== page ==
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The skin is the largest organ of the human body, yet we are able to see dermatologic disorders and skin changes fairly easily. Unlike other internal body organs, we can visualize skin changes using our eyes, without the use of sophisticated technology and invasive procedures. Those interested in clinical dermatology information will benefit from checking back here frequently to learn from our photos and illustrations.
 



Pemphigoid gestationisis a rare, self-limited dermoepidermal bullous disease associated with pregnancy and the puerperium. 
Source: Brown, N. (2014). A Case Study of Mistaken Tinea Corporis in a 28-Year-Old Woman. Journal of the Dermatology Nurses' Association, 6(3). 

 



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Inflammatory papules, pustules, and cystic lesions of acne often resolve with postinflammatory hyperpigmentation (areas of discoloration) that can last for several weeks to months. Cysts and nodules can result in long-term scarring. 
Source: Well, D. (2013). Acne vulgaris: A review of causes and treatment options. The Nurse Practitioner, 38(10).
 


 

In this photograph, reddish-violaceous plaques are seen above the upper lip of a Black woman with sarcoidosis.
Source: Czerkasij, V. (2013). Skin of Color: A Basic Outline of Unique Differences. The Nurse Practitioner, 38(5).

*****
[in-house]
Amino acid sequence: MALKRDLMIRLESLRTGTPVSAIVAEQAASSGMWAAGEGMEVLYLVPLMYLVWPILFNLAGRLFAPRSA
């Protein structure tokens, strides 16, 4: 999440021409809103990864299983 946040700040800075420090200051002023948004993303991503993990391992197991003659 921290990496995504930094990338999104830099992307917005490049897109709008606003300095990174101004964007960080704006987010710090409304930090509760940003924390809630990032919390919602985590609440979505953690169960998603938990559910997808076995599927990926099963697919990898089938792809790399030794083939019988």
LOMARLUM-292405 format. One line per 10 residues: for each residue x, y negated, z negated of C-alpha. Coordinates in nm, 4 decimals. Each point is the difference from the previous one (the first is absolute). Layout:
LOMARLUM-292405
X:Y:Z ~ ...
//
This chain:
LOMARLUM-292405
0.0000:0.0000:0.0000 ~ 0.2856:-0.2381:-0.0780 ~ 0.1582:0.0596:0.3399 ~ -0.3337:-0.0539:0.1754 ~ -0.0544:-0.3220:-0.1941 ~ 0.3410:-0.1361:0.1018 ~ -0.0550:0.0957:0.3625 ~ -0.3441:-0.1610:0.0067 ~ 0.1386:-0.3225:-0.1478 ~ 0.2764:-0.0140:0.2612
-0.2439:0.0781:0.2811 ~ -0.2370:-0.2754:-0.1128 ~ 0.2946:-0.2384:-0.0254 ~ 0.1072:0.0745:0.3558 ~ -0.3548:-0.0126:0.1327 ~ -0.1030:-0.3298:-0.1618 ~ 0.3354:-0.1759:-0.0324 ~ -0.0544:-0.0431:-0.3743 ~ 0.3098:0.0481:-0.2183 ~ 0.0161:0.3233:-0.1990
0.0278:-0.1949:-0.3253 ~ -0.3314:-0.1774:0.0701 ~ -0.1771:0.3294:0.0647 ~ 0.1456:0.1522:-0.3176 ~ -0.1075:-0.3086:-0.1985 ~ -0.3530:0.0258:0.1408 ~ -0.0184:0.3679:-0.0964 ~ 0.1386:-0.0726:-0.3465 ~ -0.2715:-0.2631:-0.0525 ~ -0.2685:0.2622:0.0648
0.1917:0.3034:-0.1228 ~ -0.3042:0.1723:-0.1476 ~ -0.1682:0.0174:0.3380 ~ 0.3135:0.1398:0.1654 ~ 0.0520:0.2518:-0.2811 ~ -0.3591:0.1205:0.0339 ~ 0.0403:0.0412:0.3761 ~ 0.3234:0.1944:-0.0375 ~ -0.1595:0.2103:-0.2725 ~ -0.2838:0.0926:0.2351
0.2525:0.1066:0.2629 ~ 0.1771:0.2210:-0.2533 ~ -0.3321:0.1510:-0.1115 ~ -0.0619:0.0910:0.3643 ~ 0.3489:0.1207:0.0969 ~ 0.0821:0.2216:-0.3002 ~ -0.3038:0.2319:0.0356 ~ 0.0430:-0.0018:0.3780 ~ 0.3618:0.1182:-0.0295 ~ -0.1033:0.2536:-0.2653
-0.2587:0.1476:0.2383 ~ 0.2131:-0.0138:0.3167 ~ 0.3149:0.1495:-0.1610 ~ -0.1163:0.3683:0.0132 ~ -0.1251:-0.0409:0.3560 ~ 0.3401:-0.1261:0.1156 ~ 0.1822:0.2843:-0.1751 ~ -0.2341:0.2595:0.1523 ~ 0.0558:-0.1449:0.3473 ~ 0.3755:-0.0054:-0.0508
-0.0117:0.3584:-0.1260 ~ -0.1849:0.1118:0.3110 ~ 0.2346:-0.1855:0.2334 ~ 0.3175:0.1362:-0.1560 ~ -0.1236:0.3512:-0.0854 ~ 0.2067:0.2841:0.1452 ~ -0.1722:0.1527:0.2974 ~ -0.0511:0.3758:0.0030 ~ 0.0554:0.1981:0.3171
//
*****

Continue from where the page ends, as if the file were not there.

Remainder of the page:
Epidermolysis bullosa results in various extents of skin fragility and blistering because of friction, heat, or trauma.
Source: Badger, K., O'Haver, J., & Price, H. (2013). Recommendations for a Comprehensive Management Plan for the Child Diagnosed With Epidermolysis Bullosa. Journal of the Dermatology Nurses' Association, 5(2).

 




Erythema migrans is the most well-known sign of early localized Lyme disease. Note the targetlike concentric rings with no scale.
Source: Marchese, N. & Primer, S. (2013). Targeting Lyme disease. Nursing2013, 43(5). 

 




The typical presentation of catch scratch disease is more likely seen in people under age 60. The earliest sign of infection is the development of a pigmented papule at the site of inoculation.
Source: McGraw, M. (2013). Cat Scratch Disease. Nursing2013, 43(2).

 




Lice are tiny, wingless ectoparasites that live on the body. Head lice are the most common of the three species and can be seen with the naked eye. An adult louse is approximately 2 to 3 mm in length, tan to grayish-white, and is commonly mistaken for dandruff.
Source: Walden, P., Ellis, D., & Hicks, R. (2013). Parasites: What's eating your patient? Nursing Made Incredibly Easy!, 11(1).

 


 




Patients with bed bug bites usually present with small clusters of extremely pruritic, erythematous papules or wheals that represent repeated feedings by a single bed bug. The most common bite areas are the arms, legs, ankles, back, neck, and face, but bed bugs will bite in any area of skin to which they’re exposed. Bites are usually a red oval to oblong wheal, but may be as large as 3 cm (1.18 in) or may present as a bulla (blister).
Source: Walden, P., Ellis, D., & Hicks, R. (2013). Parasites: What's eating your patient? Nursing Made Incredibly Easy!, 11(1).